- Tech & Gadgets
- BRW. lounge
Published 12 December 2012 05:42, Updated 13 December 2012 04:13
Some businesses risk having their reception or mailroom buried under a mountain of personal parcels. Photo: Quentin Jones
Have you seen your receptionist lately? I guess not. It’s close to Christmas and the front office is probably a sea of brown boxes.
This is the other side of the internet shopping revolution. While local retailers are under the impression that we are no longer spending, people like me are curled up on the couch at night, after the rest of the family has gone to bed, “window shopping” – or, if you don’t have a Mac, “Windows shopping”.
Late at night, there’s no-one to cast a disapproving eye when you buy another pair of shoes via Amazon. At half the price of what they would fetch in Australian stores, I could go broke saving money.
And there’s no way I can have these, or any of the Christmas presents I’ve bought, delivered home. I never know where I am going to be from one hour to the next on my days off and I don’t have a day to waste sitting at home waiting for a delivery man.
So, it is off to the office mail room they go. The Sydney Fairfax mail room is huge, cavernous, in fact (if they take the vehicles out) and they’ll need it this year to fit all our shopping in, as well as all the gifts (bribes) of chocolate sent out by hopeful public relations operatives.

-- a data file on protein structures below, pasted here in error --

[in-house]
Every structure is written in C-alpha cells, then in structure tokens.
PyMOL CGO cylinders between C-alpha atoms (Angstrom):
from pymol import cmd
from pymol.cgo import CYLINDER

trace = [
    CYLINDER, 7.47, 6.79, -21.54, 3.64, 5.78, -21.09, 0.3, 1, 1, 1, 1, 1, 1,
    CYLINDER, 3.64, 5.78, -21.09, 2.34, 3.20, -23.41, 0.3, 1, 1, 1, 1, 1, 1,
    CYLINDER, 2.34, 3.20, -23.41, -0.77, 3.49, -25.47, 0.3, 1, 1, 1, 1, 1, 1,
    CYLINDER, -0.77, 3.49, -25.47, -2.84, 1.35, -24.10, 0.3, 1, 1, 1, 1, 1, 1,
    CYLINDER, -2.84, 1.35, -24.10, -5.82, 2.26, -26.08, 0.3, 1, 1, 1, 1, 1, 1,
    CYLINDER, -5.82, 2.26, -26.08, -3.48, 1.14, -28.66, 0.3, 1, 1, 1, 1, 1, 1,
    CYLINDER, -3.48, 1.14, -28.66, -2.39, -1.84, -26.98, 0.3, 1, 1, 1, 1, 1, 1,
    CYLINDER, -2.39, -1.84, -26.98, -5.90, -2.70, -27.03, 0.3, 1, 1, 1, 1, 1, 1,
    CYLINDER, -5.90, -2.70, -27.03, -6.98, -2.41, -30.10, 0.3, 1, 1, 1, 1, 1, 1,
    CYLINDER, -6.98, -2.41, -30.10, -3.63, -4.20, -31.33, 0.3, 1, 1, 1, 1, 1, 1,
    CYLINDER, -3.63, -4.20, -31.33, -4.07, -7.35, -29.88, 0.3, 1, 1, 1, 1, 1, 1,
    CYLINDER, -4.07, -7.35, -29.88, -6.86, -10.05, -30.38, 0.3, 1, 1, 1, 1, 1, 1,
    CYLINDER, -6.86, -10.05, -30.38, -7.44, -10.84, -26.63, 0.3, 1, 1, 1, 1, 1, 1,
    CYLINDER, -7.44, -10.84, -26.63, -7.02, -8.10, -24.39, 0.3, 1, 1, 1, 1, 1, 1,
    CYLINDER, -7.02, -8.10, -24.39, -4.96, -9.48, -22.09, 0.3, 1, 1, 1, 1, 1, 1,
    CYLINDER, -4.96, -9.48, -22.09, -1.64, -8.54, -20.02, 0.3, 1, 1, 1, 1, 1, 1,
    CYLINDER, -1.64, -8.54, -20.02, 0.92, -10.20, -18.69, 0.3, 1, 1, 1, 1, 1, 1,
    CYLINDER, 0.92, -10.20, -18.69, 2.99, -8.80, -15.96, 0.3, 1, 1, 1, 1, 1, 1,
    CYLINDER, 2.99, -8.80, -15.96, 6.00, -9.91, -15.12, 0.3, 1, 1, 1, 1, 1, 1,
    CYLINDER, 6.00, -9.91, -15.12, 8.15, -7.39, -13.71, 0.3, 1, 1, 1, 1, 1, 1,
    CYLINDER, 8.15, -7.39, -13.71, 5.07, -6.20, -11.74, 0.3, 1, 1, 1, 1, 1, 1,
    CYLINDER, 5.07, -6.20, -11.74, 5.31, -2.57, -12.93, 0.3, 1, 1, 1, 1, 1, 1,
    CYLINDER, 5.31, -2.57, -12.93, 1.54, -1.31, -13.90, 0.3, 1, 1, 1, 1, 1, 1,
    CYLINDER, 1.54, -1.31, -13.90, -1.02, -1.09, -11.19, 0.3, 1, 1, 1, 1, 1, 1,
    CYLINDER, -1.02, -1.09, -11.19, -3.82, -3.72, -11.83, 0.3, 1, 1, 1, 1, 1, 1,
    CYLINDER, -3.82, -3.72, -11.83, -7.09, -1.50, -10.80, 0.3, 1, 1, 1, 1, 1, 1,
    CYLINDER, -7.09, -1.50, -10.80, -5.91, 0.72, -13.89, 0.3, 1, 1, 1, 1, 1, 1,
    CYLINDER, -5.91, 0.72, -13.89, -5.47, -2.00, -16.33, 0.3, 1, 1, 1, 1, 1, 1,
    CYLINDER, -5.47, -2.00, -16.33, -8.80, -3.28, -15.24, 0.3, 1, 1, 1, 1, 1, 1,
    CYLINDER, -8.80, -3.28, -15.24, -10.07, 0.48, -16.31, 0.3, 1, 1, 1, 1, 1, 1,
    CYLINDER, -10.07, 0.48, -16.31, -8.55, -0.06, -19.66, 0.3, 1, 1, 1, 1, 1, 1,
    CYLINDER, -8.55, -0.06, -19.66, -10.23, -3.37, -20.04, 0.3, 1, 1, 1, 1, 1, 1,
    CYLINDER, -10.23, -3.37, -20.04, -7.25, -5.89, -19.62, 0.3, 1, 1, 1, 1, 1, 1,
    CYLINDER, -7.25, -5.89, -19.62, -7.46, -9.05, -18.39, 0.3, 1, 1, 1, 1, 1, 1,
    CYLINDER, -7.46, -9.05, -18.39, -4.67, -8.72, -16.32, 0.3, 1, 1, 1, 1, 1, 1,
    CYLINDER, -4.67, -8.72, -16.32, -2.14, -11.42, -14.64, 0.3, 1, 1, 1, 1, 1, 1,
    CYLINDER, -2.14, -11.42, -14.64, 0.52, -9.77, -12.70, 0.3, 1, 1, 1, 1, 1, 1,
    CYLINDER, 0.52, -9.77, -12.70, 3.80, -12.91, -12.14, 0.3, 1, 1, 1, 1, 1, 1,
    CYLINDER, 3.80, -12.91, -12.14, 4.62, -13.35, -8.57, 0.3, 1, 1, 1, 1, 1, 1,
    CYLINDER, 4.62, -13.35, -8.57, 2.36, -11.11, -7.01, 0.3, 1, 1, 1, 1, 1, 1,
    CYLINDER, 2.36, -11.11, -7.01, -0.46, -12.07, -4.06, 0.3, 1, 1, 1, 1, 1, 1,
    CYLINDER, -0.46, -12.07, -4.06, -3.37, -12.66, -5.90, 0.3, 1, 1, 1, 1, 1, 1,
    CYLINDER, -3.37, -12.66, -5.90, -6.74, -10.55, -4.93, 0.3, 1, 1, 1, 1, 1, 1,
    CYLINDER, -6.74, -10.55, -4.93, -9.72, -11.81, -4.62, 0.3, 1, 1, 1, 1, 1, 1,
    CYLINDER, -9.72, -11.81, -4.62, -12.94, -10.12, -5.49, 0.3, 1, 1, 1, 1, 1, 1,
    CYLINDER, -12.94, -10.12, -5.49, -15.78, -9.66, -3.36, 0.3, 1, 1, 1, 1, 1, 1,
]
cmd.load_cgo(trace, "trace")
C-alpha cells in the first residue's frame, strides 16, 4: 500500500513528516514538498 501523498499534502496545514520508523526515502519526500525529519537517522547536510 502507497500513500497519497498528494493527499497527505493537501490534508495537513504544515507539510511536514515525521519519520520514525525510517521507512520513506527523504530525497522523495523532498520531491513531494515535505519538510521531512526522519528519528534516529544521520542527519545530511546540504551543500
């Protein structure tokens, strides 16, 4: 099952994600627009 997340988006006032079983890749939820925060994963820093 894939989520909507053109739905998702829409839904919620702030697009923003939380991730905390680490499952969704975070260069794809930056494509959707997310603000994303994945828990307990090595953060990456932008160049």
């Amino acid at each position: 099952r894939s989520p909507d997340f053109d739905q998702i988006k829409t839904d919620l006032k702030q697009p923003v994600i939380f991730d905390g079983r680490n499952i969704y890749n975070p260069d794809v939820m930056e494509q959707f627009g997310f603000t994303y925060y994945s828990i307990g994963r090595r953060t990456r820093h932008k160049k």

The managing director of same-day delivery courier company, Want It Now, Fiona Pearse, says she understands the frustrations of building managers and logistics people who had mail rooms set up for envelopes and small parcels.
“I imagine they get quite frustrated, there’s a lot of grumpy warehouse managers,” she says. “I’ve heard of mini bars being delivered through the front door and bicycles bought online. Offices are not set up to take these items.
“I recently walked into an office and there was a huge pile of boxes next to the receptionist’s desk. The volume the boxes took up was actually larger than her desk.”
She says she expects employers to come up with new policies and procedures to deal with the ever-increasing number of non work-related deliveries.
Pearse, whose company operates in Sydney and Melbourne, says there is an intriguing difference between shopping habits in the two cities.
“We’ve seen quite a stark difference ... Sydney seems a lot more online shopping savvy and we deliver more into the office blocks,” she says.
“In Melbourne, it is more residential. It is really interesting, we thought Melbourne would be an online hub of shopping, but they are more relaxed and more likely to wait for it at home.”
Sydney, it seems, is more about instant gratification.
The company, a division of Mail Call Couriers, will start doing deliveries in Brisbane in January.
Your typical online shopper is between 25 years and 35 years and is female. However, I’m not sure that counts all the boxes of wine from GraysOnline because I am sure that just my husband’s spending would skew that average somewhat.